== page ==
There is a Quaker family in Some Luck, Jane Smiley’s novel (first of a trilogy) about an Iowa farm family, but that’s not what drew my interest. Good thing, too, because nothing is said about this family religiously except that they are Quaker and thus a bit apart from others. Walter Langdon, the father in the family that is at the center of the chronicle grew up Methodist but not in any deep way. Rosanna, who he marries when he returns from World War I, grew up Roman Catholic.

This religious difference doesn’t seem much of an issue (she was eager to be out of her parents’ house and on with her life) until she and Walter soon begin having children and the question arises about where they will be baptized. That question freezes Rosanna for a time, but she opts for the Methodist church.

What does draw my interest is Rosanna’s religious journey from that point forward. It is unusual in my experience to read a novel that addresses religious issues unless issues of religion or religious identity are front and center, the main thing. Religious matters aren’t the main thing in Some Luck but they do matter, especially for Rosanna.

She gives birth to six children over a space of two decades, each quite different from the ones before and that sets her wondering. When Mary Elizabeth (the third) dies of an accidental fall, Rosanna finds herself with despair and troubling questions.

If having religious questions in view in a novel is unusual, all the more so is having religious change in view. Rosanna drags her family to a Billy Sunday revival and answers an alter call. That helps her feel cleansed and better able to leave the tragedy behind. She directs her family away from the Methodist church in which her husband grew up and has them begin attending an Assembly of God church. She finds a more active religious experience there that’s helpful to her, but later, with the Depression full upon their lives, she finds the preacher in that church too quick to blame individual behavior for the sad circumstances in which nearly everyone is now enmeshed. She and her family creep out of the church mid sermon one Sunday never apparently to return.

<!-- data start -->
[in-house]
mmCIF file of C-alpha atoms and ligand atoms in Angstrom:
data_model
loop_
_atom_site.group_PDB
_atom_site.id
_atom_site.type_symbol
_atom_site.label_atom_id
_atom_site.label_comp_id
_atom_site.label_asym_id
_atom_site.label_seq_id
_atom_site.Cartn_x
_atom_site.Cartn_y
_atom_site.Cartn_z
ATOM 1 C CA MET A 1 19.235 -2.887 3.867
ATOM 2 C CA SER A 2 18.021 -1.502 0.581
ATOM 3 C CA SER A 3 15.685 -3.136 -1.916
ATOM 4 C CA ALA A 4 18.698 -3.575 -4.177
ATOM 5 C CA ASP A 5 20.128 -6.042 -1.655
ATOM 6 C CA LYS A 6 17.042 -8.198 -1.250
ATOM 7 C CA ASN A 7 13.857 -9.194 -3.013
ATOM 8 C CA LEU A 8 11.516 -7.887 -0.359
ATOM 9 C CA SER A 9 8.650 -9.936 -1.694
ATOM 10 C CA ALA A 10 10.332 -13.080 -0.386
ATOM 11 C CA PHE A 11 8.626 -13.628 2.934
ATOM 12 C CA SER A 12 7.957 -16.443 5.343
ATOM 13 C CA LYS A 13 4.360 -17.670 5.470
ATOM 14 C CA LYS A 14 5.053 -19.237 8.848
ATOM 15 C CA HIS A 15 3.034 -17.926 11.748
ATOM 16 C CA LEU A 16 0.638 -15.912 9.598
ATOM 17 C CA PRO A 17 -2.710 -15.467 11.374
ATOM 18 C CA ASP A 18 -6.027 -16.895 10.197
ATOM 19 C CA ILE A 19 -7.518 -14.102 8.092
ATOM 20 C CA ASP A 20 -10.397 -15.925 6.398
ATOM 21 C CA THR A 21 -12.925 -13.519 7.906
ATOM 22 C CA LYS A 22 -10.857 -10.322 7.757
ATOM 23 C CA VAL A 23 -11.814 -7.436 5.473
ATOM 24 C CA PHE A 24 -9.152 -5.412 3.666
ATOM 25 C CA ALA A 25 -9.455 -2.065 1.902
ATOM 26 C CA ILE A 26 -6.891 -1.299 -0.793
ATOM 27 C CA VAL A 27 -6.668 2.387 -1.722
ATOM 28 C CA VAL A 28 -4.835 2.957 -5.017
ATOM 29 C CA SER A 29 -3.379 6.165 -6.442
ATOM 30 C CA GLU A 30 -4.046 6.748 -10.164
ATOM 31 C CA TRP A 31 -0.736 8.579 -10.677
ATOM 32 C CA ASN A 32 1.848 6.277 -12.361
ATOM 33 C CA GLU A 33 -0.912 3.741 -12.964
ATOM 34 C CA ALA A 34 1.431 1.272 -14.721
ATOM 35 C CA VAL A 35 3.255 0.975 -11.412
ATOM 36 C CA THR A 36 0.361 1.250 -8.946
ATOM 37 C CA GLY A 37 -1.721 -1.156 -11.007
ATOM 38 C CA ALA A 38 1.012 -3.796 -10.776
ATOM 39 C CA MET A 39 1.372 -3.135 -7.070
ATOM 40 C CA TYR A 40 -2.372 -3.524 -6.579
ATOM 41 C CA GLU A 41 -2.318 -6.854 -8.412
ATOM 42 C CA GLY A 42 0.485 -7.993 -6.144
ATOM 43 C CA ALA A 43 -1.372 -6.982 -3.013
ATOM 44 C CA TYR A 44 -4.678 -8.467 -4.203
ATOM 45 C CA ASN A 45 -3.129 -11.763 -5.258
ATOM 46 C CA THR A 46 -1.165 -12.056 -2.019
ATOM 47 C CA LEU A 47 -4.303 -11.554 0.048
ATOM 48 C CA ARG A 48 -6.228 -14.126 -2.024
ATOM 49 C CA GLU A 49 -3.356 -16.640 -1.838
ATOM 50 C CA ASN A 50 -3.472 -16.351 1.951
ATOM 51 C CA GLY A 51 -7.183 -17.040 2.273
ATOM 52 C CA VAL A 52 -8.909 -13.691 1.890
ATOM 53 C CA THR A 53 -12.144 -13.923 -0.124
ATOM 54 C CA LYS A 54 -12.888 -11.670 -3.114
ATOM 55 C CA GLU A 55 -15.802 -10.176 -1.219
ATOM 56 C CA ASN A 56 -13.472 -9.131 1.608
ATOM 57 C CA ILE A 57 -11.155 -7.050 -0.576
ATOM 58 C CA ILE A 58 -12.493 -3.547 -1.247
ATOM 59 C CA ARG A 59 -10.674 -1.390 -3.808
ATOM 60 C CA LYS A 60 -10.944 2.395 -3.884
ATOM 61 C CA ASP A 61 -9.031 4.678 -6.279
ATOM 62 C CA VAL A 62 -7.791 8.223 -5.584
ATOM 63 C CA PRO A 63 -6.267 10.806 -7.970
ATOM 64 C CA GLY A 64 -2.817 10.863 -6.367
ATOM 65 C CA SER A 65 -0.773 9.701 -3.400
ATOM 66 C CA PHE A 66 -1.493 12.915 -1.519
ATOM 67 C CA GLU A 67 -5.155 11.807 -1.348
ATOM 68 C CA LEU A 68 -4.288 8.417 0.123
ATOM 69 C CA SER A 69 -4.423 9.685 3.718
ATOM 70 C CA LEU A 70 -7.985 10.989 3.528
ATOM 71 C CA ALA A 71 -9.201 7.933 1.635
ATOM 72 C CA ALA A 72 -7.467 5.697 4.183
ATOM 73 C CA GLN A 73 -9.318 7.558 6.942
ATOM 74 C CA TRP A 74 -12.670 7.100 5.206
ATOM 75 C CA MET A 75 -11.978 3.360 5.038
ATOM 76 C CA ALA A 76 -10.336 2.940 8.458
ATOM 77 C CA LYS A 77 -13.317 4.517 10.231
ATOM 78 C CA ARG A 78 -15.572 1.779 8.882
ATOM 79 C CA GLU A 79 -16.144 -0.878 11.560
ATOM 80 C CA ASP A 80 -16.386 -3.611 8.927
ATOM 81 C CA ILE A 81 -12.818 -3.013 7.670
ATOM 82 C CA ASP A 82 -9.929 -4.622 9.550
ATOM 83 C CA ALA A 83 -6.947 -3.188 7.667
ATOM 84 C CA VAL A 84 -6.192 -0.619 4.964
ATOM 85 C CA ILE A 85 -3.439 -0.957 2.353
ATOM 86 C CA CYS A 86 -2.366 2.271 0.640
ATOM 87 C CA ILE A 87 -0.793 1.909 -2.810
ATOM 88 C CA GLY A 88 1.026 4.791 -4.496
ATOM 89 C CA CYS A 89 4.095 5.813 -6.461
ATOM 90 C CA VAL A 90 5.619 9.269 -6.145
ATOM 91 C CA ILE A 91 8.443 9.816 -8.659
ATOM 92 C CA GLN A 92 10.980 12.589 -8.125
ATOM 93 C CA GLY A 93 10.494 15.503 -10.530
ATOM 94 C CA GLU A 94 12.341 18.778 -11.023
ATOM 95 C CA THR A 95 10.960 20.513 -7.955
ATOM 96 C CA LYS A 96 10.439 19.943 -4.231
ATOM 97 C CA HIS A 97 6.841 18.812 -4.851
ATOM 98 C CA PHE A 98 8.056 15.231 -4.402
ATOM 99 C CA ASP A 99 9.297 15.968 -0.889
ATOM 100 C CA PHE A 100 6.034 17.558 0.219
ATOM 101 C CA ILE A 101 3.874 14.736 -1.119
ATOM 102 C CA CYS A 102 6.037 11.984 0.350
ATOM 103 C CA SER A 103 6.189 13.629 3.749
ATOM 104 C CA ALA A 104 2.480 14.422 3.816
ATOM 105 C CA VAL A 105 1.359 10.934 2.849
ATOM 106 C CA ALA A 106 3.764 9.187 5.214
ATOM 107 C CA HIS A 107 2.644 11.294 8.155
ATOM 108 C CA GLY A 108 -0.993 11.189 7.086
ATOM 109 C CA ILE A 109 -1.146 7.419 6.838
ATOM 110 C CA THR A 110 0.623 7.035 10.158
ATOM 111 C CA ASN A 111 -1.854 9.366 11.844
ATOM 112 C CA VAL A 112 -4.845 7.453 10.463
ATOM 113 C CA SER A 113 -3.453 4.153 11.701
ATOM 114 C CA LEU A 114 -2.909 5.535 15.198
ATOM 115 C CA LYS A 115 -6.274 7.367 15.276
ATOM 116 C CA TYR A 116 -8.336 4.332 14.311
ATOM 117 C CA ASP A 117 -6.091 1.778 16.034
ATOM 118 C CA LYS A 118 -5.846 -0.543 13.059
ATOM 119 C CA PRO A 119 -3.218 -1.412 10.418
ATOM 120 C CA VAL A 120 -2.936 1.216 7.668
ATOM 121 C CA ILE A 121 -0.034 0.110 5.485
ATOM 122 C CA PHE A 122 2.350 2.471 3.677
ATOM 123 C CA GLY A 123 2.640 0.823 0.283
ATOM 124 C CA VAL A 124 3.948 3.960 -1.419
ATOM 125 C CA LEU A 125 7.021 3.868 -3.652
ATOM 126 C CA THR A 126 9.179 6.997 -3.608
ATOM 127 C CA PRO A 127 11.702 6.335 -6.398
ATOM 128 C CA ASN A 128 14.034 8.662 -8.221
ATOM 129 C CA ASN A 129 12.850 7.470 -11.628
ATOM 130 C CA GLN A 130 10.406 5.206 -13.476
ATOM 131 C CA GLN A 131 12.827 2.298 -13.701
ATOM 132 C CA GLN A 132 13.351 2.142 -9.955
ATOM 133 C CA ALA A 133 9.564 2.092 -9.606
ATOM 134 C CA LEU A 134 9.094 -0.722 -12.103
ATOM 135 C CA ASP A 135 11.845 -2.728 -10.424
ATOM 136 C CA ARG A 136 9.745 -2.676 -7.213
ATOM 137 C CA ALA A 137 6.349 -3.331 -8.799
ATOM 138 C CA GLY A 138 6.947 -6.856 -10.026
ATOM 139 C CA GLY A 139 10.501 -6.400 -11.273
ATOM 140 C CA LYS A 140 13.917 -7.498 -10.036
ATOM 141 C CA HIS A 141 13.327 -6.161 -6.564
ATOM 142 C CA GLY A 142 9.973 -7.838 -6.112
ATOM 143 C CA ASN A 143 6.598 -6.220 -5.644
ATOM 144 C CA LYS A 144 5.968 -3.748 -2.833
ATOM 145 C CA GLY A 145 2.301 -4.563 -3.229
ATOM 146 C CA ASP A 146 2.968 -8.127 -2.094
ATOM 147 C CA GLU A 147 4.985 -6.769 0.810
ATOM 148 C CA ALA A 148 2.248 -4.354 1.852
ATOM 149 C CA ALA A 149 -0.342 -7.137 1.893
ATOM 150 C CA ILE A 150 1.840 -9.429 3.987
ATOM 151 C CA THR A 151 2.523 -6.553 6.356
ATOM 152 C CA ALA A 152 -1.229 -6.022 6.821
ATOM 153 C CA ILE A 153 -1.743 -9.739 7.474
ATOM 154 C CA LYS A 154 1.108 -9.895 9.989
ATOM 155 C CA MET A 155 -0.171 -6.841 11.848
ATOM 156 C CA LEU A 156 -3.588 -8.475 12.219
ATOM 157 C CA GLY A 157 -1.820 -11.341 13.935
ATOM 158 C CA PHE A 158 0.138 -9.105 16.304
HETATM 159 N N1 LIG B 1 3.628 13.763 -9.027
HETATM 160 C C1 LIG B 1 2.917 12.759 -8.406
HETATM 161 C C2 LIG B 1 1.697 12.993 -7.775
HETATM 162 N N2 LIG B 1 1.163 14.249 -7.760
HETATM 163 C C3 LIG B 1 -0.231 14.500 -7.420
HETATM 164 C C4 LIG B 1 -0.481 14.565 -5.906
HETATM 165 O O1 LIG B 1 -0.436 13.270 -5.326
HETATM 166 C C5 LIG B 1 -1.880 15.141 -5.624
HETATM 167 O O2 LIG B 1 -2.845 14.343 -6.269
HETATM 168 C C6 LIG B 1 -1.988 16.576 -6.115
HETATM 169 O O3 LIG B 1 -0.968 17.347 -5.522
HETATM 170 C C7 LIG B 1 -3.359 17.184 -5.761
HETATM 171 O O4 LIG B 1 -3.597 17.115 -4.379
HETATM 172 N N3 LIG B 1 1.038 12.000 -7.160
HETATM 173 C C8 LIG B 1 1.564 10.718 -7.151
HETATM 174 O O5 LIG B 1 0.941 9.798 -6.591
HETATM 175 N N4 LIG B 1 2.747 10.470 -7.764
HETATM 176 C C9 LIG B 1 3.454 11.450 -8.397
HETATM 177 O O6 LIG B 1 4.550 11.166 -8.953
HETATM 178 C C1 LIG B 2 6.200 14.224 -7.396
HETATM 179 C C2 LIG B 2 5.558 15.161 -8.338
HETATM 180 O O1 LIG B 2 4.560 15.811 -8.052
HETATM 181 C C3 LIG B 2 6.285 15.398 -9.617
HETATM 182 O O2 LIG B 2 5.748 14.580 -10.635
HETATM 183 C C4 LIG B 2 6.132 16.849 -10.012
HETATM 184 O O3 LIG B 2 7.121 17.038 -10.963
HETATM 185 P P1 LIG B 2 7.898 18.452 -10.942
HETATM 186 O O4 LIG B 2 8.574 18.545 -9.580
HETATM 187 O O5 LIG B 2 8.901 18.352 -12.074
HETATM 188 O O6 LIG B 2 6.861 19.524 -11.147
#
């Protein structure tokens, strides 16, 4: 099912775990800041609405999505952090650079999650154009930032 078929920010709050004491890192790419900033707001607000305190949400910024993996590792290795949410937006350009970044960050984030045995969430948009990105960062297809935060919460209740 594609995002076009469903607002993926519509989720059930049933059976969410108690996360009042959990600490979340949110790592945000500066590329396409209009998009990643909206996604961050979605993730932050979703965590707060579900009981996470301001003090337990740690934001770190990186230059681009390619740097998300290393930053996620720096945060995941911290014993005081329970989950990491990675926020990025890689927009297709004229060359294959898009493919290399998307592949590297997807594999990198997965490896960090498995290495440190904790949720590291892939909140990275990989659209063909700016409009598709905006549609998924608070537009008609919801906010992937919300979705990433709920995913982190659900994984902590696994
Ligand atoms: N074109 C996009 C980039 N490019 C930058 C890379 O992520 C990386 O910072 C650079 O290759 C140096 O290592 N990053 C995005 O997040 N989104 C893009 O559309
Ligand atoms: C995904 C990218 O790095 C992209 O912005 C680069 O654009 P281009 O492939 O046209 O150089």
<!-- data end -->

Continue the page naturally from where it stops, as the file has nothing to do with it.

There is nothing especially deep or insightful about this religious journey in Smiley’s novel, but it is striking that I can’t think of a parallel in another novel. I can think of novels where there is turmoil about having given up religion but is there another that sympathetically imagines a person’s leaving one church for another ass one thread in a more complex skein?

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All Hail Max Carter

May 18, 2015

On QuakerQuaker this morning I posted a brief appreciation of Max Carter for his quarter century as Director of Friends Center at Guilford College.

Yes, Max is one of those Carters, one of the stalwart families of Western Yearly Meeting. He avoided Earlham as an undergraduate (he went to Ball State), but received his M.Div. from ESR in 1975. I first met him at Germantown Meeting in the mid-late 1980s. I was a youngish political science professor at Temple University (and a new Friend) and he was completing a Ph.D. in Religion.

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Should We Record Ministers?

May 13, 2015

If we believe that all are called to ministry, should Yearly Meetings specially record some people as ministers?

RecordingWhen a group of meetings were set off from Indiana Yearly Meeting a few years ago and then formed the New Association of Friends, they had the challenge of working out all the arrangements (policies, processes) of a Yearly Meeting (this even if NAoF doesn’t want to consider itself a Yearly Meeting). One of those challenges is the question of whether NAoF wants to record people as ministers. That question has particular resonance because a number of individuals in NAoF had been recorded in Indiana Yearly Meeting or in other bodies.